Advertisement
YOU ARE HERE: LAT HomeCollectionsFamilies
IN THE NEWS

Families

NEWS
September 15, 2011 | By Jen Leo, Special to the Los Angeles Times
Dare to do something different this Saturday. Here are six travel websites to up your game when it comes to planning a weekend activity, stellar first date or family outing. Kijubi : What could you be doing? Dust off your stale cubicle life. This is a great resource for active vacationers, friends looking to gift “experiences” to their besties, or couples and families looking for the thrill of adventure on land, in the air, or in the water. Urban Daddy : Get ready to push the envelope.
Advertisement
NEWS
September 11, 2012 | By Michael A. Memoli
Vice President Joe Biden drew on tragedy in his own life as he shared in the grief of families of victims of Flight 93 on Tuesday, offering his hope on the 11th anniversary of 9/11 that each passing year brings them additional comfort. Biden lost his wife and infant daughter in a car accident, which also seriously injured his two young sons, just weeks after he was first elected to the Senate 40 years ago. He said at a Tuesday gathering in Shanksville, Pa., that he understood that "no matter how many anniversaries you experience, for at least an instant, the terror of that moment returns," and how it can feel "like you're being sucked into a black hole in the middle of your chest.
TRAVEL
November 25, 2012 | By Jen Leo
The family-travel website that moms and dads didn't even know they wanted - let alone needed. Name: Minitime.com What it does: Introduces kid-friendly destinations - along with kid-friendly hotels - in the United States, Canada, Caribbean and Mexico. What's hot: What slingshots this new family travel website to the head of the line is that its travel suggestions are based on the age of your kids. Just punch in the ages (up to three should cover the range) and check out its destination and hotel suggestions, accompanied by photos from real families.
OPINION
June 3, 2012 | By Kay S. Hymowitz
The single-mother revolution shouldn't need much introduction. It started in the 1960s when the nation began to sever the historical connection between marriage and childbearing and to turn single motherhood and the fatherless family into a viable, even welcome, arrangement for children and for society. The reasons for the shift were many, including the sexual revolution, a powerful strain of anti-marriage feminism and a "super bug" of American individualism that hit the country in the 1960s and '70s.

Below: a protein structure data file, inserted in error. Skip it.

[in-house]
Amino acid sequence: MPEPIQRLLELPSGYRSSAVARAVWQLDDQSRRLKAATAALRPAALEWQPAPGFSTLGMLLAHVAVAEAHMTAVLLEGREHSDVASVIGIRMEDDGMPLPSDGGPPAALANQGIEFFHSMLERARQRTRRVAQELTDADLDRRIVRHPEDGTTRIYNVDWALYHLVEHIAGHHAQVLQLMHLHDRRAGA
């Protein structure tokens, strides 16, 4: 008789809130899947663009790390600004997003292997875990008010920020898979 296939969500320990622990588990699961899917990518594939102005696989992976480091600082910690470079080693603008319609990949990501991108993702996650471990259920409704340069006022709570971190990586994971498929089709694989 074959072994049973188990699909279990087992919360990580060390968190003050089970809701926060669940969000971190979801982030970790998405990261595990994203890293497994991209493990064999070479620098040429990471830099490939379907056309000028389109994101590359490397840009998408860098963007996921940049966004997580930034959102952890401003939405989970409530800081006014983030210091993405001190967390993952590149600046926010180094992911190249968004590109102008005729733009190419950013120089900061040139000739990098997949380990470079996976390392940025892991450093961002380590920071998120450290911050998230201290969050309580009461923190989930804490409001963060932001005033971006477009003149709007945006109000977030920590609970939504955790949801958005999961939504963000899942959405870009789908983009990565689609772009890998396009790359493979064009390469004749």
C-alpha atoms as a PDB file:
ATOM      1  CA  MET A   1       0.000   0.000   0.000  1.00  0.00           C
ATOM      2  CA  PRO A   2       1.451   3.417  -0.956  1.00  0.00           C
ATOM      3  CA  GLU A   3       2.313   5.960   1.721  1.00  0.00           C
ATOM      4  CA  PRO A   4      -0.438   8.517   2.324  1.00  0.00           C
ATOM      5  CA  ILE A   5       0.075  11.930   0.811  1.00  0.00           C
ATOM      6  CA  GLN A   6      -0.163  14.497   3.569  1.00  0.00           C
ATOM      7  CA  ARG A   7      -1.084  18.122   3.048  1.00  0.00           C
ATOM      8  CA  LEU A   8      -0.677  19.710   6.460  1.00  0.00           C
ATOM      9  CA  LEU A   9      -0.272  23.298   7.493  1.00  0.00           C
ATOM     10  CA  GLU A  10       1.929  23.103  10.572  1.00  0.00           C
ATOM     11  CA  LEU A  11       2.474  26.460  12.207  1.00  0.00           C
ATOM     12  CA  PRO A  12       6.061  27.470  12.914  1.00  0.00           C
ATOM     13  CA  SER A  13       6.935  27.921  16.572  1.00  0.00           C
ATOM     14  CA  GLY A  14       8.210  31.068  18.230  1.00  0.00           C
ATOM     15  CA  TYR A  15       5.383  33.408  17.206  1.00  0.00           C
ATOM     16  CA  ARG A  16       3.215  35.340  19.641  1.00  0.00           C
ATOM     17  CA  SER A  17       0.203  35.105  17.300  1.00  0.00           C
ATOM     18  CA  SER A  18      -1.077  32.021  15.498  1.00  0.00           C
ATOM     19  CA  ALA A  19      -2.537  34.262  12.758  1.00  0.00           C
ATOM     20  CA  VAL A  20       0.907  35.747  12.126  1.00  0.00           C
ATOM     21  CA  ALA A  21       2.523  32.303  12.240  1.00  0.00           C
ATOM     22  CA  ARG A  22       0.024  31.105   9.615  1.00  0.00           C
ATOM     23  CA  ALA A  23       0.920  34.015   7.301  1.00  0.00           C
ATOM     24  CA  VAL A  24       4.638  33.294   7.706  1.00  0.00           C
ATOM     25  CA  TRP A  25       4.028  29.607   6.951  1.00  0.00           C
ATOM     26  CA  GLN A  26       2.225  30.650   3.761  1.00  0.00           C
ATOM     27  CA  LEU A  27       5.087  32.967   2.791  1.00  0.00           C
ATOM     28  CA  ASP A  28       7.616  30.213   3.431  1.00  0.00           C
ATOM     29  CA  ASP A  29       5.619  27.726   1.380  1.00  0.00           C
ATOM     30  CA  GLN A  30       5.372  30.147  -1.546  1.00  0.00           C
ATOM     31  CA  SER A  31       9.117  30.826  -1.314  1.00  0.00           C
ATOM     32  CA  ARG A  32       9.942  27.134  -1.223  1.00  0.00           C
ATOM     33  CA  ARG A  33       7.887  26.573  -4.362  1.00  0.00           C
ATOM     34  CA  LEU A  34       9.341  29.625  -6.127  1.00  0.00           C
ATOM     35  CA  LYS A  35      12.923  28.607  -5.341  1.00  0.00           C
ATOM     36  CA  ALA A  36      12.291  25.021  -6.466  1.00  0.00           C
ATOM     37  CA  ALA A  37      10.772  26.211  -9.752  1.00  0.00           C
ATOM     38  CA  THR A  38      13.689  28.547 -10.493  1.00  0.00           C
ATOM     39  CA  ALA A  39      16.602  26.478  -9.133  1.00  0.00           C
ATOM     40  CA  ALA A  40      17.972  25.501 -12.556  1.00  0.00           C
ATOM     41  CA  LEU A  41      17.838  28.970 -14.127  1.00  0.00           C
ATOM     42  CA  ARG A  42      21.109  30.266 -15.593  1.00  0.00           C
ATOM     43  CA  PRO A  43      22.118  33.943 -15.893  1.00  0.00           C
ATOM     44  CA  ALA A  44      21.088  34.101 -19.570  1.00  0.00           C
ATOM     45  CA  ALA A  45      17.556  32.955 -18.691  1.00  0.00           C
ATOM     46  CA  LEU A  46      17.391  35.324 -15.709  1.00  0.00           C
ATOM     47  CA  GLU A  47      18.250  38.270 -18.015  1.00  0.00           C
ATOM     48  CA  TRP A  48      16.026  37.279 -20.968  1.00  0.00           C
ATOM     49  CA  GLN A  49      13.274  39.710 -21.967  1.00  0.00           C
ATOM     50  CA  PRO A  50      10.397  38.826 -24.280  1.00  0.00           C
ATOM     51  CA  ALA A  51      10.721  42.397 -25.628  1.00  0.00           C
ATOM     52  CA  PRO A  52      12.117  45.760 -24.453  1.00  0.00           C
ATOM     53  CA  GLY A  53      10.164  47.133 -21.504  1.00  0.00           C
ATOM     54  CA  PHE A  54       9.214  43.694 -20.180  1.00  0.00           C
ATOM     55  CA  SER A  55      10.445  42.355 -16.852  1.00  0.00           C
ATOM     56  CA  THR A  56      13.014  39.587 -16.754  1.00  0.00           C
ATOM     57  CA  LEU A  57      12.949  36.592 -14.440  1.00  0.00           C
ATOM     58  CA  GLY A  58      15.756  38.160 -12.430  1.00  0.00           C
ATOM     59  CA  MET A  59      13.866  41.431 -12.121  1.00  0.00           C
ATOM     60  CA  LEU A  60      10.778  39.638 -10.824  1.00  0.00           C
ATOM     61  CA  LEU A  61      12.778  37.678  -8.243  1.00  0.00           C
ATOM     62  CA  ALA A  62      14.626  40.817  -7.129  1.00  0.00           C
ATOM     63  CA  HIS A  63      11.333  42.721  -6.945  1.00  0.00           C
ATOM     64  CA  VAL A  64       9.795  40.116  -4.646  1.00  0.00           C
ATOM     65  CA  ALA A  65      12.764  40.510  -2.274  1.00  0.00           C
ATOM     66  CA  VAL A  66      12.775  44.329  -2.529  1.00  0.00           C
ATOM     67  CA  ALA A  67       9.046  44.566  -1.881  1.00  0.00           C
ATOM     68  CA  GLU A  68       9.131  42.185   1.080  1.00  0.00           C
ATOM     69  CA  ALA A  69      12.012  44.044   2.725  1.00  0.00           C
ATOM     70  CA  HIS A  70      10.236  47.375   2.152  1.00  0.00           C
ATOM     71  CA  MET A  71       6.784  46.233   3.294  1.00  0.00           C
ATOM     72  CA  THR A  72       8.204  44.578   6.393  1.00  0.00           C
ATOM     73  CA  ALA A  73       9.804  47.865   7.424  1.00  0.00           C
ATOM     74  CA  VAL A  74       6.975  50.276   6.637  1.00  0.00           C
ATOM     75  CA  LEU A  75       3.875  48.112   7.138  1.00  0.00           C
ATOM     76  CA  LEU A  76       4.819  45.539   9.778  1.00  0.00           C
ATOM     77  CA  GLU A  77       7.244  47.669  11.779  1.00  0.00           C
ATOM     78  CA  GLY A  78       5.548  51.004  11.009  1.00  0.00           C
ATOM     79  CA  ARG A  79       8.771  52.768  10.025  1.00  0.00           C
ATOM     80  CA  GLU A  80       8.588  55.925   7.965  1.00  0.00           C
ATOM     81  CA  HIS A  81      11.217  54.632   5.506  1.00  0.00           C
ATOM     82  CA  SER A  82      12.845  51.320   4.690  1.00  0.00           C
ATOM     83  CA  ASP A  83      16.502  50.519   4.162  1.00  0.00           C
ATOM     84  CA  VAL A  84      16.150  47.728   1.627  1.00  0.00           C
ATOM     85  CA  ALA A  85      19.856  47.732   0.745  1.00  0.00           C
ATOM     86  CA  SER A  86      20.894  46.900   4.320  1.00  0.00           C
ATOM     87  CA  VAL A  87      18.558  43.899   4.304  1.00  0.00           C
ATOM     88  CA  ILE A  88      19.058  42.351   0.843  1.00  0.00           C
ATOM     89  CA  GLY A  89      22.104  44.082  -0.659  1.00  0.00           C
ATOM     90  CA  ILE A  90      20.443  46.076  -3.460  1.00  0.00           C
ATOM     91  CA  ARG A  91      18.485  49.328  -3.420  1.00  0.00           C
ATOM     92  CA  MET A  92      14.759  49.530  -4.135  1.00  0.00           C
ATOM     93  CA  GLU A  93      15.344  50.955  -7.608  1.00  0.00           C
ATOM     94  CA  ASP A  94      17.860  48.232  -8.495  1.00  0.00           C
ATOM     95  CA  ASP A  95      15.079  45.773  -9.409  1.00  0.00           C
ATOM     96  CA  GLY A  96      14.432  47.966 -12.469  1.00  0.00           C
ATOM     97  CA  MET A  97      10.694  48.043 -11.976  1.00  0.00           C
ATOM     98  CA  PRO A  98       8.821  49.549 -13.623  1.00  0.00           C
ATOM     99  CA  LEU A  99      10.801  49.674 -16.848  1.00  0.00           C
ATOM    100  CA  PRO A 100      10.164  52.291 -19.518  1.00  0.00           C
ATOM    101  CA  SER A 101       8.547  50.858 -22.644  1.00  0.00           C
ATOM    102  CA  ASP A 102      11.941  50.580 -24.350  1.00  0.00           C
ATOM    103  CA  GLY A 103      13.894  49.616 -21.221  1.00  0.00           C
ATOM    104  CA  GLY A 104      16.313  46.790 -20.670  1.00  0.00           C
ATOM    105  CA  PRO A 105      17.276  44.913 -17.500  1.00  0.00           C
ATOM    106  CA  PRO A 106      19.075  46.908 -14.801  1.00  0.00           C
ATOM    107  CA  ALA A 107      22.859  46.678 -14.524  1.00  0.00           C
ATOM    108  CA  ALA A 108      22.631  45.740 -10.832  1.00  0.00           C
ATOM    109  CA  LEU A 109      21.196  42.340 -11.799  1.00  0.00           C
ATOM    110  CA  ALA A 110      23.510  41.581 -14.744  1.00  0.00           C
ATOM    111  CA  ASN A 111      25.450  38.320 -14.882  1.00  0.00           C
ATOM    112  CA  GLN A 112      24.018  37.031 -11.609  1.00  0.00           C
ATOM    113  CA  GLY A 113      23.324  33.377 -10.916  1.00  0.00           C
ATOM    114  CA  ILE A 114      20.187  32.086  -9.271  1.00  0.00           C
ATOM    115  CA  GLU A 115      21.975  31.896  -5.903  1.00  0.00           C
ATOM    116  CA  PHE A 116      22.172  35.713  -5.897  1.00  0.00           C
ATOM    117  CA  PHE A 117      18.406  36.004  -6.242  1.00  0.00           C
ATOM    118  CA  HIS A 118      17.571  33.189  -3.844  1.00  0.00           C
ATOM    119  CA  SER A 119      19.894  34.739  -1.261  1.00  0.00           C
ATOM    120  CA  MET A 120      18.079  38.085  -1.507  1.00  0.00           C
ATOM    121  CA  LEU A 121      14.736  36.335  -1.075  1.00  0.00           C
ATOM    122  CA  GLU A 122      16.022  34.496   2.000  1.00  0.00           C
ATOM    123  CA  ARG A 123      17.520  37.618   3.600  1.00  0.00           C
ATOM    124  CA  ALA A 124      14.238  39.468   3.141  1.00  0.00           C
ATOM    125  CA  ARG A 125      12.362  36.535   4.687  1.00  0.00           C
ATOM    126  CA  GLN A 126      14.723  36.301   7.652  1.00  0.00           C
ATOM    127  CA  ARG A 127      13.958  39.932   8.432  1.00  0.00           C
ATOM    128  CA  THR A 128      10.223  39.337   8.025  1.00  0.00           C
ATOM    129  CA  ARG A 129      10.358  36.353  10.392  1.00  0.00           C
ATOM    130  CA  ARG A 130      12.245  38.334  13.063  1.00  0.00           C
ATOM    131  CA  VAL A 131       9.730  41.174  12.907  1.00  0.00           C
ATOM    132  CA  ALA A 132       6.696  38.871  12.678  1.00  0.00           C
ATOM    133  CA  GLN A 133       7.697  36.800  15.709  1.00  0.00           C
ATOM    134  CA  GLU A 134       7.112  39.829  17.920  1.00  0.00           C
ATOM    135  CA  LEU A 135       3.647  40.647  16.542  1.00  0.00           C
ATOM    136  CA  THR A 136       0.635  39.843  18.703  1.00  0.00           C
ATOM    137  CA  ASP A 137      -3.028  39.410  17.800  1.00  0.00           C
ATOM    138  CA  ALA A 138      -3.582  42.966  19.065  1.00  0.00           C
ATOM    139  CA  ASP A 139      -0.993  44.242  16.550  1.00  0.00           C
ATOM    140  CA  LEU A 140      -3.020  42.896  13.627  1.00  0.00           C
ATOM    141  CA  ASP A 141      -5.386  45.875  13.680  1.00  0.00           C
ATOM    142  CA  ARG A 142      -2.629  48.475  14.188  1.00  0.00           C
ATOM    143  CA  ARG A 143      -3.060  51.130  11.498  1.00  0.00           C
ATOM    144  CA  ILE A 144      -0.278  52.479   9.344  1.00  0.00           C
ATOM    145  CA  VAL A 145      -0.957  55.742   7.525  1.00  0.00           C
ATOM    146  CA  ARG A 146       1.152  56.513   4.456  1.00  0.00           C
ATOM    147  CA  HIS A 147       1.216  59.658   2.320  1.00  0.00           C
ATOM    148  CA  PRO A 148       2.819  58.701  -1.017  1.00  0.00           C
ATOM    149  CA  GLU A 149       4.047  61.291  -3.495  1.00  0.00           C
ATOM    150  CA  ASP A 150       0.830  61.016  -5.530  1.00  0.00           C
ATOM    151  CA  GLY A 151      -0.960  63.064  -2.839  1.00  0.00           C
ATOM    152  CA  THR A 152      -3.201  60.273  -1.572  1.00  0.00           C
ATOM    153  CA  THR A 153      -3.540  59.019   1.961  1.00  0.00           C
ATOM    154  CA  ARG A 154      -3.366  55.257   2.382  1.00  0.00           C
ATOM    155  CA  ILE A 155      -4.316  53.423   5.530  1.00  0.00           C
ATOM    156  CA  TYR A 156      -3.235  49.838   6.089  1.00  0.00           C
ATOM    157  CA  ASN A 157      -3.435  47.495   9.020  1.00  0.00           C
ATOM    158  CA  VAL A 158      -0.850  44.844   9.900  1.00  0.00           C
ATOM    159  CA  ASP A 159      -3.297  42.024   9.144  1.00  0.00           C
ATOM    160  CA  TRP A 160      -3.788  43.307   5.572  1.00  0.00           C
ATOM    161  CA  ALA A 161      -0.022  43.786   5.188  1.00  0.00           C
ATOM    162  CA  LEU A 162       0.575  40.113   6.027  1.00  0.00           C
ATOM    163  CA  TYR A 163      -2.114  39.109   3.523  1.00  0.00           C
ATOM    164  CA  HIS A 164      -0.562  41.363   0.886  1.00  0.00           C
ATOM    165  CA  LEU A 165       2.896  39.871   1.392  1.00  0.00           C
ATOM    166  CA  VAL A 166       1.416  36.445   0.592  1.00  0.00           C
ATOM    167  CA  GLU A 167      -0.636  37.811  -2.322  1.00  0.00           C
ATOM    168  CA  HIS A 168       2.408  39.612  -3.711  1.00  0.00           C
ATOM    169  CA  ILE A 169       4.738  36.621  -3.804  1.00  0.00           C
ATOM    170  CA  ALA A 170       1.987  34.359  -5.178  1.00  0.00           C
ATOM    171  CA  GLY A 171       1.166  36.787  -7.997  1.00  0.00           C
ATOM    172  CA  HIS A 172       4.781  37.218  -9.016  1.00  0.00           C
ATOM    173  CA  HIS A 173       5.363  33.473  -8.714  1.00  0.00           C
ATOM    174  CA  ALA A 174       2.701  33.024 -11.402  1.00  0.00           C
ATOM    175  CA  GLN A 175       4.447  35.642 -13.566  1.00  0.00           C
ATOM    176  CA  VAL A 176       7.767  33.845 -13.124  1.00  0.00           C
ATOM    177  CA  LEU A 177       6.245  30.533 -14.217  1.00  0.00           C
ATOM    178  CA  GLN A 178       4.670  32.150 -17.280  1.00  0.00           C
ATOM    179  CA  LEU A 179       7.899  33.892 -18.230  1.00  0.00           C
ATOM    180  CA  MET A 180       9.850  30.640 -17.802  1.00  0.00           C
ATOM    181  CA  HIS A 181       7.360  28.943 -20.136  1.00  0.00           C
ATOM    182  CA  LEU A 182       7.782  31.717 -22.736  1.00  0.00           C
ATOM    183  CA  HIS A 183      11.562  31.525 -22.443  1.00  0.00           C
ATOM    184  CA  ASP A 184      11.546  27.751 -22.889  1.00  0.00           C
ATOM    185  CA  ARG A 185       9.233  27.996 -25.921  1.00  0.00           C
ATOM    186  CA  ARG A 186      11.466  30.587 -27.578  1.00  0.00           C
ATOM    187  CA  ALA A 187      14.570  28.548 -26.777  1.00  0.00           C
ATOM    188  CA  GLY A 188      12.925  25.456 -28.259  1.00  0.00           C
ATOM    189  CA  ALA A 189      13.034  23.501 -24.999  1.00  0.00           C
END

NATIONAL
July 2, 2011 | David Zucchino
Sometimes the remains of American war dead arrive at the military morgue intact, sealed inside a "human remains pouch" — a body bag. Sometimes they arrive as "dissociated remains" — a leg, an arm or other body parts ripped loose by the force of a roadside bomb or suicide bomber or air crash. And sometimes there are commingled remains of several victims of a blast or crash, including service members, civilian bystanders and, in some cases, a suicide bomber. Air Force Lt. Col. Laura Regan literally lays hands on remains of the dead.
CALIFORNIA | LOCAL
September 4, 1989
The Times is to be commended for publishing two very touching articles concerning AIDS and its impact on two families who never thought they'd be impacted by this hideous disease. However, both stories carried a thinly veiled tone that these were somehow "innocent" families who had not been involved in high-risk activities, so their infection is that much worse. Statements such as these indirectly convey the message that some people are "less innocent" than others. A virus does not discriminate.
OPINION
March 9, 1986
Family is a sacred word to people in the Reagan Administration. For them, it means two parents and self-sufficiency. For many poor households, family means something less. White House officials say that they want to change that, but one idea under study, a ceiling on federal benefits, could punish the sickest and most vulnerable American families. It could force hard choices between food, shelter, medical care and other necessities.
Los Angeles Times Articles
|